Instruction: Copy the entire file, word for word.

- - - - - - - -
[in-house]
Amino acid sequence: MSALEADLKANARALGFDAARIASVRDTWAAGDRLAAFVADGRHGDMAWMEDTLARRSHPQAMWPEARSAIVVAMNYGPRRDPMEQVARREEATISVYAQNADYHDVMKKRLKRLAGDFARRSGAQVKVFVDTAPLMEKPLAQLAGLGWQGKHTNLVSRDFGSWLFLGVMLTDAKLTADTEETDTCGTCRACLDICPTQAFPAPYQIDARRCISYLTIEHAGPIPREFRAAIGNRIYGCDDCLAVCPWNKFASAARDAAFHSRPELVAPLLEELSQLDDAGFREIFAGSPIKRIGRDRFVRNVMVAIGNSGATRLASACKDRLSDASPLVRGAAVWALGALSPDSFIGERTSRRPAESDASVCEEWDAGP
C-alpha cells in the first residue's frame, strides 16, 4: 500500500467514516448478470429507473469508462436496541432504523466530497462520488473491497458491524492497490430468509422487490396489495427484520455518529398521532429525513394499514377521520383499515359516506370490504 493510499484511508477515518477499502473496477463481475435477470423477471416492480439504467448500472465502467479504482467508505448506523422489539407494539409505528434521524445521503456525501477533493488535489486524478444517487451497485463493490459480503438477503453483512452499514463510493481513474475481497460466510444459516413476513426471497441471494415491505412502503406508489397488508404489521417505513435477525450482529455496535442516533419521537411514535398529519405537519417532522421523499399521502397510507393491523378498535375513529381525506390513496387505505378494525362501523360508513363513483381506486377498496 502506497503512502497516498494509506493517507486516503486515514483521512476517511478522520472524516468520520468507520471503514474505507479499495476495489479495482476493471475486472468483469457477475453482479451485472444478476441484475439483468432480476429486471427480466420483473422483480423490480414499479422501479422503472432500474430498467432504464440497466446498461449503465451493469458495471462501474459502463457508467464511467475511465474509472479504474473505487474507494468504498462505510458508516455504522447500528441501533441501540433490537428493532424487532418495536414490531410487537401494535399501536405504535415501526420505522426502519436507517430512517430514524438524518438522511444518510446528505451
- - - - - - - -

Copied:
[in-house]
Amino acid sequence: MSALEADLKANARALGFDAARIASVRDTWAAGDRLAAFVADGRHGDMAWMEDTLARRSHPQAMWPEARSAIVVAMNYGPRRDPMEQVARREEATISVYAQNADYHDVMKKRLKRLAGDFARRSGAQVKVFVDTAPLMEKPLAQLAGLGWQGKHTNLVSRDFGSWLFLGVMLTDAKLTADTEETDTCGTCRACLDICPTQAFPAPYQIDARRCISYLTIEHAGPIPREFRAAIGNRIYGCDDCLAVCPWNKFASAARDAAFHSRPELVAPLLEELSQLDDAGFREIFAGSPIKRIGRDRFVRNVMVAIGNSGATRLASACKDRLSDASPLVRGAAVWALGALSPDSFIGERTSRRPAESDASVCEEWDAGP
C-alpha cells in the first residue's frame, strides 16, 4: 500500500467514516448478470429507473469508462436496541432504523466530497462520488473491497458491524492497490430468509422487490396489495427484520455518529398521532429525513394499514377521520383499515359516506370490504 493510499484511508477515518477499502473496477463481475435477470423477471416492480439504467448500472465502467479504482467508505448506523422489539407494539409505528434521524445521503456525501477533493488535489486524478444517487451497485463493490459480503438477503453483512452499514463510493481513474475481497460466510444459516413476513426471497441471494415491505412502503406508489397488508404489521417505513435477525450482529455496535442516533419521537411514535398529519405537519417532522421523499399521502397510507393491523378498535375513529381525506390513496387505505378494525362501523360508513363513483381506486377498496 502506497503512502497516498494509506493517507486516503486515514483521512476517511478522520472524516468520520468507520471503514474505507479499495476495489479495482476493471475486472468483469457477475453482479451485472444478476441484475439483468432480476429486471427480466420483473422483480423490480414499479422501479422503472432500474430498467432504464440497466446498461449503465451493469458495471462501474459502463457508467464511467475511465474509472479504474473505487474507494468504498462505510458508516455504522447500528441501533441501540433490537428493532424487532418495536414490531410487537401494535399501536405504535415501526420505522426502519436507517430512517430514524438524518438522511444518510446528505451